Spent the tail-end of a dull Saturday afternoon checking up on some blogs, including the one by noted Texas writer Joe Nick Patoski, and was shocked to read that our old friend Leon Eagleson was dead. Joe Nick's post evokes Leon far better than I ever could, although it did bring back the memory of my visit to his mother's house in Nederland once he'd moved back there, where I watched some of the most pathological interaction possible between two people. I remember at one point, she'd been silent for a while (not, most likely, because of Leon's constant refrain of "Shut up, Momma") and Leon mentioned that Nederland once really did have a sign that said "Nigger, don't let the sun set on you here," and she sat up ramrod-straight in her chair and crowed "And I wisht it still did!" which, of course, provoked another "Shut up, Momma."
Later, we went to the barn or garage where his astonishing record collection was, and he challenged me to ask for any record. I'd never seen a Robert Johnson record in the flesh before, so I asked him if he had one. "Shit," he said, "I thought you were gonna ask somethin' hard," and then asked which one I wanted to see. And he really did have just about everything, from the country blues down to obscure Texas and Cajun sides that were great, even if nobody'd ever heard of them but him.
Even later, we somehow wound up driving to Port Arthur, still drinking, which we'd been doing all afternoon, and my only memories are a pretty much boarded-up downtown and us pissing on the grave of Harry Choates, the man who allegedly (and I do mean allegedly) wrote "Jolie Blonde" and died in the Austin jail, where he'd been hauled on child-support charges. I was still working at the Austin American-Statesman at that point, and I'd begun looking into the allegations that Choates had been beaten to death by an Austin policeman who was angry at all the noise he was making in the cell. The best information I got was from another drunk who was in the tank with Choates that night, and claimed that Choates was so drunk he slipped and fell and cracked his head on the bench in the cell, no cops in sight. Anyway, Leon and I agreed that Harry was probably thirsty and would welcome even our recyclings.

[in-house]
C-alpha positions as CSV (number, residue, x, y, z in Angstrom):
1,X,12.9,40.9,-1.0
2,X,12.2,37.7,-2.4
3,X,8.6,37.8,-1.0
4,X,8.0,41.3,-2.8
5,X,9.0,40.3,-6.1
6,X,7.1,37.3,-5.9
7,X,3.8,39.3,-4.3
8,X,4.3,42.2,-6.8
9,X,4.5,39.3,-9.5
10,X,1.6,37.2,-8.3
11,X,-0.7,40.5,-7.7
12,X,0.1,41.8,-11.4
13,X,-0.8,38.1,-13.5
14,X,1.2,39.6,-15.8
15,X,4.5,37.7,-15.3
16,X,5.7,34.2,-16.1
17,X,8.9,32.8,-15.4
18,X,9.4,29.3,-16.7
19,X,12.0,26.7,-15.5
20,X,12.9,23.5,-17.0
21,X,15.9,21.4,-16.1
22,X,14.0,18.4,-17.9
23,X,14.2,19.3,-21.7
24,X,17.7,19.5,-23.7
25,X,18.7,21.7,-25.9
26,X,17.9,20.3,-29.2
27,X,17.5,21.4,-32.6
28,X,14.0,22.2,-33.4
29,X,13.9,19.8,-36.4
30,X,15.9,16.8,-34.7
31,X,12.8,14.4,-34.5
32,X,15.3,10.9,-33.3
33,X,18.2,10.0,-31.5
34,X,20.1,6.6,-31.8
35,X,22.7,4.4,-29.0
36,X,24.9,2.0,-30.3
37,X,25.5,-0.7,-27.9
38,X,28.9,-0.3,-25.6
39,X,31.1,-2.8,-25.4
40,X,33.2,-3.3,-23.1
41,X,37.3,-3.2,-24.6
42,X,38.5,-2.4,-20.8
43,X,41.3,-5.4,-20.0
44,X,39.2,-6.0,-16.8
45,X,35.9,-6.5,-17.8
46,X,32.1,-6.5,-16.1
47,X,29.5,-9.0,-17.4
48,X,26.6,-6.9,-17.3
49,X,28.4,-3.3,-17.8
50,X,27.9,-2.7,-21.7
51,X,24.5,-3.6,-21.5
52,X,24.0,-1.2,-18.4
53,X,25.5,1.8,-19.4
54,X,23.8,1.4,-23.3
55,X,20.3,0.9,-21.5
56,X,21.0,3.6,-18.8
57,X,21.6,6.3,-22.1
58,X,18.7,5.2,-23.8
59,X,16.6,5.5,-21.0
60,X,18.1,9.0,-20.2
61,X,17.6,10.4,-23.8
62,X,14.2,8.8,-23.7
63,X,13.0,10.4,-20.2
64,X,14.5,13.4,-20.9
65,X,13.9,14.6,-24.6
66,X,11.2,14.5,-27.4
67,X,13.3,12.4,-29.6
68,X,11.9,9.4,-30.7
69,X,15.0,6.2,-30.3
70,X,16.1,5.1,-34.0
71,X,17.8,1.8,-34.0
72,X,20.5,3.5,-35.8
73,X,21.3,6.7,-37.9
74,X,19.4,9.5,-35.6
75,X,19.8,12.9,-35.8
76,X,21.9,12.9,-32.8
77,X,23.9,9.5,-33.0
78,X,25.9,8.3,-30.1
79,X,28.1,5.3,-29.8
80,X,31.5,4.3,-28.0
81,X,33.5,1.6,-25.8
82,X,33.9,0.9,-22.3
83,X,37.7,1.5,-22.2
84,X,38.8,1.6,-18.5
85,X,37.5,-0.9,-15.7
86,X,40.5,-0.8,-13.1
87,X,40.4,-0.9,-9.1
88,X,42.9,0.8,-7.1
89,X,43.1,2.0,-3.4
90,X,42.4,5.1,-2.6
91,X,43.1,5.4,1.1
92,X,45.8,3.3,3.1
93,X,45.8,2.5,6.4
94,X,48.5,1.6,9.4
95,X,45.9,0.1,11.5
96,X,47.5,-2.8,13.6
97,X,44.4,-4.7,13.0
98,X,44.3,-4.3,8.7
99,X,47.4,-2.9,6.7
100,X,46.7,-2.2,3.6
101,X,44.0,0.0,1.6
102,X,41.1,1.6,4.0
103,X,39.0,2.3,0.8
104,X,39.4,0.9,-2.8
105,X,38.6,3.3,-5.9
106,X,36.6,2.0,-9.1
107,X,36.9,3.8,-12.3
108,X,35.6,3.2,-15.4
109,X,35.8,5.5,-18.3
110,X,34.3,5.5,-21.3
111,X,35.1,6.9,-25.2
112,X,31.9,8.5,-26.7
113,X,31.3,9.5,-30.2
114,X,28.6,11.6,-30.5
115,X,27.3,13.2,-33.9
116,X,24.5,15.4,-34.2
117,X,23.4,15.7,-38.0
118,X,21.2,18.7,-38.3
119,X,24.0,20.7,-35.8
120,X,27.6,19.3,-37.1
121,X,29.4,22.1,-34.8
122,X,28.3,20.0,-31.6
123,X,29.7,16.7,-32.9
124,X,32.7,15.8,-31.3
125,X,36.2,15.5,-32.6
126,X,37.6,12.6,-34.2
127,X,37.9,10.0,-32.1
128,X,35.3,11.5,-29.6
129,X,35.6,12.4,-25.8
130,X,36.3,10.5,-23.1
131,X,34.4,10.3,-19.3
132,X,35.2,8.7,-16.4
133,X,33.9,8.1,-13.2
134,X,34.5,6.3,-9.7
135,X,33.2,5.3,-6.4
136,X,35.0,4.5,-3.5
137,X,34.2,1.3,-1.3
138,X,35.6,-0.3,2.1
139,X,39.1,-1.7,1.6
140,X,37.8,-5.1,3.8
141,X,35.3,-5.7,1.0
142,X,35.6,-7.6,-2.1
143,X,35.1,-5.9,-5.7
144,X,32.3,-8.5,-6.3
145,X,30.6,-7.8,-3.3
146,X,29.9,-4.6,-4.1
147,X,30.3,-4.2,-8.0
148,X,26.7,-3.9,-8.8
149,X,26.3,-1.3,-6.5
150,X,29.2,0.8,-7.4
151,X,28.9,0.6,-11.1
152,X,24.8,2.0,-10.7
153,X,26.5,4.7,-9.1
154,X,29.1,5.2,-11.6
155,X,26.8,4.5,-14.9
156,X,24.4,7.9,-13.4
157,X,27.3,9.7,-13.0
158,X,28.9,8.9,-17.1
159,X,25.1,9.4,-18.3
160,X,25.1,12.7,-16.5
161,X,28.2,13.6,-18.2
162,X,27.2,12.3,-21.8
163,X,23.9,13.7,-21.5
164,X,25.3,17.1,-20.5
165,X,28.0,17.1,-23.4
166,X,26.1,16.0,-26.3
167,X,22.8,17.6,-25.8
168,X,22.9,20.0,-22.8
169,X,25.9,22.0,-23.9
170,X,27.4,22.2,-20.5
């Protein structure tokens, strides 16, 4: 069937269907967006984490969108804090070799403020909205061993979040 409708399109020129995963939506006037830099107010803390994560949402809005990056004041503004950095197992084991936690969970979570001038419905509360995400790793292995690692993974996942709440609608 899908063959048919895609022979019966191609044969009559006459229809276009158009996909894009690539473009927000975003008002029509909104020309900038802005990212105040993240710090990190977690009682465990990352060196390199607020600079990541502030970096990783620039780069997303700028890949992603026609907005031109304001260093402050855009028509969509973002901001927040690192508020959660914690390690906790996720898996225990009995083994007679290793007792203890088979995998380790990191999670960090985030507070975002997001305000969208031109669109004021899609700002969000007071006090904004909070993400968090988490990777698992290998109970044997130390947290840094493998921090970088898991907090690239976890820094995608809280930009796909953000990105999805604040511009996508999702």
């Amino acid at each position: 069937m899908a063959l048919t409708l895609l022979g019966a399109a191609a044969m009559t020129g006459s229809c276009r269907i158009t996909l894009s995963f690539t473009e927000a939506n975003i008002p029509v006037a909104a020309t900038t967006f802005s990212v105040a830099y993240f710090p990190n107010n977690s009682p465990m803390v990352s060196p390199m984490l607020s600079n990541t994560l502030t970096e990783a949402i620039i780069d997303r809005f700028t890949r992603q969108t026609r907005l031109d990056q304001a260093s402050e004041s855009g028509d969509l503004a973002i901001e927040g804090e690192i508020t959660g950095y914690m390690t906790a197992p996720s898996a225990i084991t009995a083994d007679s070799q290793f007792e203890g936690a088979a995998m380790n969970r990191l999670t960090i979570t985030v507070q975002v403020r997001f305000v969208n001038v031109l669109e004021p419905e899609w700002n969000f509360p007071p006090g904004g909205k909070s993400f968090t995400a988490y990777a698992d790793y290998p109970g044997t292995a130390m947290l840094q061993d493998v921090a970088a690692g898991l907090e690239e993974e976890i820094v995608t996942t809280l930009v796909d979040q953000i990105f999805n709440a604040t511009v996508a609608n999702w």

OK Records, Leon's store, was a frequent after-work hangout for me and Joe Nick. We'd head down there and hang out, watching Leon banter with the customers and hear him tell stories. I vividly remember one afternoon when some young black teenager was in there talking about how he was going into a life of crime because it was so cool. Leon impassively reeled off a graphic, detailed description of what happens to young boys his age when they get tossed into the general jail population, including a warning that involved a Folger's coffee can (I'll spare you). The kid, to his credit, kept up his bravado, but you could already see the second-thoughts forming across his brow.
When the first hip-hop records started coming out, there was no way in hell to get them in Texas, and I think this, as much as anything else, is what made Leon close the store. I'd hear of something and ask him if he could get it and it would take a month, if he could get it at all. By the time it became evident that this was the new thing, and that the impromptu Blue Monday jam sessions at the shacky bars just up the hill from OK Records were going to fade away, I think he'd made the decision to do likewise, and one day he just wasn't there. His part-time helper Huggy Bear made the transition more smoothly, but it was clear Leon wasn't interested. And now he's gone and faded away his own self.
Joe Nick said it better, but RIP, Leon. It was good knowing you.